Opening Day Auction 2014
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This lot is closed for bidding. Bidding ended on 4/26/2014

Through the years we've all heard the legends of Ted Williams' dedication to hitting, the part of the game he single-handedly elevated to high art. When it came to his fielding however, we're so often told he was indifferent or even below average. The truth, which comes from his teammates and guys he played against, is much different. Despite his slender frame, Williams wasn't a speedster, which perhaps hampered his range a bit, but, like his hitting, Ted worked hard to improve his skills. He took his place in left field for batting practice every day, striving to catch everything hit in his direction. He mastered the tricky angles of The Wall so well that opposing batters knew not to try for an extra base if they managed to hit it. Applying the same encyclopedic knowledge he had of opposing pitchers, Williams did the same for the Boston pitchers, anticipating how and where a ball would be hit off them. According to teammate Boo Ferriss, Williams even used a bit of trickery to gain the edge: "he used to fake catches with runners on base - make the runner think he was going to catch the ball. He'd be on the warning track, leaning against The Wall, popping his hand in his glove. That would hold the runner up." This stunning piece of baseball history dates from Williams' final season, 1960. The Wilson 11 3/4" "Shooting Star Palm" fielder's glove shows the "344A" pro code under the wrist strap which confirms this glove was manufactured specifically for Williams himself. Made from premium Chicago leather, it boasts a Solid X-Lace Web, a new innovation at the time, making this style of glove closer to the modern version in use today than the ones available at the beginning of Williams' career - a silent demonstration of how his long career spanned two distinct eras of the game. The glove shows excellent game use, the palm darkened and broken it from genuine wear by Williams. The inside of the fingers have the right amount of darkening, scuffs and wear you want in a glove used for a Major League season. The tan leather laces are intact and though slightly worn, the woven Wilson "W" logo is still clear and present on the back of the wrist strap. Remarkably, the leather still remains supple and pliable, almost as if Number 9 himself had just taken it off after an afternoon game at Fenway in 1960 and put it down in front of you - it even still smells fresh. Next to the "W" handwritten in black marker is the great man's immortal "9". As if a game used Ted Williams glove isn't enough, the Hall of Famer has signed the glove twice in black marker - once on the inside of the pinky finger which has partially worn away over time and again boldly and complete on the outside of the Solid X-Lace Web. This glove has as solid provenance as you can get - it comes initially from John Donovan, an arrangement that was worked out with Ted Williams and our consignor. Donovan ,in his career worked his way up in the Red Sox organization from a 14 year-old bat boy in 1946 all the way to Red Sox Counsel and Vice President. This one-of-a-kind glove was given to Donovan by Ted Williams upon his retirement in 1960. It was given to a mutual friend of Ted's and John's shortly thereafter as arranged by Ted , Donavan and the consignor, and has remained in the family possession for over 50 years. It is one of  the very last gloves the baseball great ever used as a player and the only one ever authenticated by PSA/DNA. As the only PSA/DNA authenticated Ted Williams glove in existence, this piece of history has been photographed and featured in numerous books and articles on Ted's storied career. Glove expert Denny Eskin went so far as to call it "The finest Ted Williams glove in existence" - looking at this piece of history we dare anyone to differ. From the condition, presence and provenance, it isn't hard not to close your eyes, take a deep breath and envision Ted Williams at The Wall, popping his hand in it, waiting for the ball. Letter of Authenticity from PSA/DNA (1G00074). Letter of provenance from original owner who has had the glove in his possession since receiving it from Ted Williams c/o John Donovan will also be included.  This description has been edited from the printed catalog version.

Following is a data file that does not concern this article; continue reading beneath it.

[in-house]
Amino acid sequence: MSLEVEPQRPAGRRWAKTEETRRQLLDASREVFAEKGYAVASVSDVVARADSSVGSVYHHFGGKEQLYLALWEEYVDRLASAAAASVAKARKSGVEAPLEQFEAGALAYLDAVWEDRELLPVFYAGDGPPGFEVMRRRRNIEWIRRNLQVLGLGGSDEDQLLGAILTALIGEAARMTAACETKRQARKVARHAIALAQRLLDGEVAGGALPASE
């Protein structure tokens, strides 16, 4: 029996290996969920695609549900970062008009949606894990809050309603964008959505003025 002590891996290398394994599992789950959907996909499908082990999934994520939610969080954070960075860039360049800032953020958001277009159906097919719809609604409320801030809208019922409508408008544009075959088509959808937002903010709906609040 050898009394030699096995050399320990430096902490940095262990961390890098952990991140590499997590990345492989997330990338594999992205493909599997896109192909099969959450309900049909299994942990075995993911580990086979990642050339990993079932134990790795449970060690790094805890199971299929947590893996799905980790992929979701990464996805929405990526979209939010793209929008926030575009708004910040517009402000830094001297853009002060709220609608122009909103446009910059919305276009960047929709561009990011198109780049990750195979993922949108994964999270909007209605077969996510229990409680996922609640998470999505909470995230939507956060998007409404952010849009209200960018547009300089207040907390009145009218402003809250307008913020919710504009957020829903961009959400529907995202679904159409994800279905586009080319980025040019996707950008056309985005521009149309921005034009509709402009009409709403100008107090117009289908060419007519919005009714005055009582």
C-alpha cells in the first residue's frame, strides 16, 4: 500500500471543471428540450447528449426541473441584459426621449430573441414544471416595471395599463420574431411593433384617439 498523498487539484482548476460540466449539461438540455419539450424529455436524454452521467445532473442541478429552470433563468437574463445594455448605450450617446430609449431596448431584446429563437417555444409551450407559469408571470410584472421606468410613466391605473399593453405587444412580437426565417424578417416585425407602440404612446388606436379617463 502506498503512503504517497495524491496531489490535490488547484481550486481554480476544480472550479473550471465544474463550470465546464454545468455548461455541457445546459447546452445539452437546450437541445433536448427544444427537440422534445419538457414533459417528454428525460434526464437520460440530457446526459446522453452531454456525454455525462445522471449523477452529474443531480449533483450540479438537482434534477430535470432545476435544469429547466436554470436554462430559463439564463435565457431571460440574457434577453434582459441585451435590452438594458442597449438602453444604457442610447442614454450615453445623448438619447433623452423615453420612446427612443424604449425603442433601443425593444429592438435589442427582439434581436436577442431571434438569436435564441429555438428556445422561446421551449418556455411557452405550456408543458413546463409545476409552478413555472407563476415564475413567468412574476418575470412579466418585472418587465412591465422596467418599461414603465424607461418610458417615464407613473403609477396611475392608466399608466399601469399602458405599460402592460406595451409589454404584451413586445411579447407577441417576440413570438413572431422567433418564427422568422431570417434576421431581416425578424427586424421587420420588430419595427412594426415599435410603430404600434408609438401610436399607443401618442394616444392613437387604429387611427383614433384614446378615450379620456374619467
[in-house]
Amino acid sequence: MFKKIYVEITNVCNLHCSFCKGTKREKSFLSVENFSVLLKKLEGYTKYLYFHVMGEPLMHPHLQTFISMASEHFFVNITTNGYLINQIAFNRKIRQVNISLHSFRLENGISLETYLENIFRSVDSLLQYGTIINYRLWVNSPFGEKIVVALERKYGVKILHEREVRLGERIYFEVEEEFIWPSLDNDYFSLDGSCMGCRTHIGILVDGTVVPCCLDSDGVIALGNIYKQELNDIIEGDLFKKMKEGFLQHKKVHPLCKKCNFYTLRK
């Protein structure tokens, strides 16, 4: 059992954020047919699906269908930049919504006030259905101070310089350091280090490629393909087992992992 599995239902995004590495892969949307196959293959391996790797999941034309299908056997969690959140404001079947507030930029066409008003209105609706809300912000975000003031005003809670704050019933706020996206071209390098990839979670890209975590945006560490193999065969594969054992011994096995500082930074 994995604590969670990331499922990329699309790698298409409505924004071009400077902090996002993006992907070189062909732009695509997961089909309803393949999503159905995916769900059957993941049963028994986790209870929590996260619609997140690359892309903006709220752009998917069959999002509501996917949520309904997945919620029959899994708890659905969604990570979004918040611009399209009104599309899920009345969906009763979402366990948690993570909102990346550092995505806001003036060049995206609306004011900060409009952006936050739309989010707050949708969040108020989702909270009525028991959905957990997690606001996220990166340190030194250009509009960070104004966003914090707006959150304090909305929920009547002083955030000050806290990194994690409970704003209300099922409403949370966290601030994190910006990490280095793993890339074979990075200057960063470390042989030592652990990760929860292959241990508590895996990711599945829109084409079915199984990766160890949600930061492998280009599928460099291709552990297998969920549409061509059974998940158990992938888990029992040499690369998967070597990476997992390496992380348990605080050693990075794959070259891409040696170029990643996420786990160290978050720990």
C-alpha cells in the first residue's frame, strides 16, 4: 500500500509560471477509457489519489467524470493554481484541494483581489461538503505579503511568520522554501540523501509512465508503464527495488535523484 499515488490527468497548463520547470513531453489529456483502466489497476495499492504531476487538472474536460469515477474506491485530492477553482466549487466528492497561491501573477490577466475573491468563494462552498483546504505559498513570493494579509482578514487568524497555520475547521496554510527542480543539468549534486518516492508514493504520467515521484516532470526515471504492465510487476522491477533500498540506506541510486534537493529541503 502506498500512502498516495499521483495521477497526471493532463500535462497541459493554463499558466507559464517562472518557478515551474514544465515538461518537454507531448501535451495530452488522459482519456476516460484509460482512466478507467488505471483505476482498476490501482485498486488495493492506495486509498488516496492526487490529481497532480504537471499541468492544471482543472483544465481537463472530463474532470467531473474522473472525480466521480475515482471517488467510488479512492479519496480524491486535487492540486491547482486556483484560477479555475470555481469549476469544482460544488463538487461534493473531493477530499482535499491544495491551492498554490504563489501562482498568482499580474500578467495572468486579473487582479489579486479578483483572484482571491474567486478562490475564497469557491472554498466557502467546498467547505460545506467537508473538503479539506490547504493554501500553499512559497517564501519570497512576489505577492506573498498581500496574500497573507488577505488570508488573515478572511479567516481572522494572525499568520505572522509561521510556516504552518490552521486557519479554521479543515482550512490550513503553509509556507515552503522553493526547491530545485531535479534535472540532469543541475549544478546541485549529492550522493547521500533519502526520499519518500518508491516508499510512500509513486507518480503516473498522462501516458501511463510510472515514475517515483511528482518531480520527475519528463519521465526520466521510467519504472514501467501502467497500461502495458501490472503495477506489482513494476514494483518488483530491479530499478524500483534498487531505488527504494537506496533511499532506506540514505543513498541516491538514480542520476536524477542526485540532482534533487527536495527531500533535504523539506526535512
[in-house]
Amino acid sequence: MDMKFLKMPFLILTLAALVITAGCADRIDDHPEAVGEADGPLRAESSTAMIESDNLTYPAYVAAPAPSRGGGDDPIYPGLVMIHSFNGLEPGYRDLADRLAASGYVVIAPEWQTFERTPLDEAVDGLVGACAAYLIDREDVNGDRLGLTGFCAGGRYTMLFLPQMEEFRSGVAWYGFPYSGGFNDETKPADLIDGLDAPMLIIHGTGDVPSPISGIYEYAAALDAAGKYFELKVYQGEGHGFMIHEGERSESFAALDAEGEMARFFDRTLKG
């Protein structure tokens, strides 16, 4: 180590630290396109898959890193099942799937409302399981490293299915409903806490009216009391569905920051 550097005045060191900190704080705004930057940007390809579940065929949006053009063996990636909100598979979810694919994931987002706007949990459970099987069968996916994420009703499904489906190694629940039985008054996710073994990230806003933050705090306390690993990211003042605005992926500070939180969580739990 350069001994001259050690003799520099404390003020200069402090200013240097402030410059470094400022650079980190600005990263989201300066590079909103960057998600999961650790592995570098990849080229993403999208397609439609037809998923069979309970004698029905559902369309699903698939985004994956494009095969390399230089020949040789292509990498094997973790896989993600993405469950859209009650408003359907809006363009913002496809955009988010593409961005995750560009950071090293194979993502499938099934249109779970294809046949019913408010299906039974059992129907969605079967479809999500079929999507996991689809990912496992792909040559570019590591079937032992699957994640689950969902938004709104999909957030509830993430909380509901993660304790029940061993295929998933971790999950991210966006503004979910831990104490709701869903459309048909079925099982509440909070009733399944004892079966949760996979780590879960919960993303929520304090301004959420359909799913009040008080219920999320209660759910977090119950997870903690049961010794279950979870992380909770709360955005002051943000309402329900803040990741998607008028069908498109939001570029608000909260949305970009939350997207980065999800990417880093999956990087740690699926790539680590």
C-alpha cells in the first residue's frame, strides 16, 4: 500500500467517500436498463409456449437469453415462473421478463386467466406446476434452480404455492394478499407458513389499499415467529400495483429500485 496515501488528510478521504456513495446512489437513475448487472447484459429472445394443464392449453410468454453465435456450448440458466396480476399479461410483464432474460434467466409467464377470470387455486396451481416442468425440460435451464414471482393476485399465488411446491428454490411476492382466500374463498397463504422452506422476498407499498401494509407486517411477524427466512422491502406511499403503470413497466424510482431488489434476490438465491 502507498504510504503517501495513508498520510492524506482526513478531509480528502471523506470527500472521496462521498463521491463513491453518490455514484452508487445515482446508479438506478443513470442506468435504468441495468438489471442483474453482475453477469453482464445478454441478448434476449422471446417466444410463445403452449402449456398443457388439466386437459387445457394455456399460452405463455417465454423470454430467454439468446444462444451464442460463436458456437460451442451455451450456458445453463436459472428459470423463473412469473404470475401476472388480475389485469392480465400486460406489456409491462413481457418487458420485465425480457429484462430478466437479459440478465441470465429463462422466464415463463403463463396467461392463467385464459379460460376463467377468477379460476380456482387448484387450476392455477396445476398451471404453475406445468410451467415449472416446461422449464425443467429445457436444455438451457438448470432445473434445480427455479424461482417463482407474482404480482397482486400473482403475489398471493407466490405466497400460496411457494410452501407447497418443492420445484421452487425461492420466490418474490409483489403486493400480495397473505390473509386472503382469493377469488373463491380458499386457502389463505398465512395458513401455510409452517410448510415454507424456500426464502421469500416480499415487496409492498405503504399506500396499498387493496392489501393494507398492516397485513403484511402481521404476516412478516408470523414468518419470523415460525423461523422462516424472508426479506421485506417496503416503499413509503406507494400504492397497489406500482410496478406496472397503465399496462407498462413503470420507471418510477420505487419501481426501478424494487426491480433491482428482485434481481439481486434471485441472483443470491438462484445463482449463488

Current Bidding
Minimum Bid: $35,000.00
Final prices include buyers premium.: $86,282.20
Number Bids: 9
Auction closed on Saturday, April 26, 2014.
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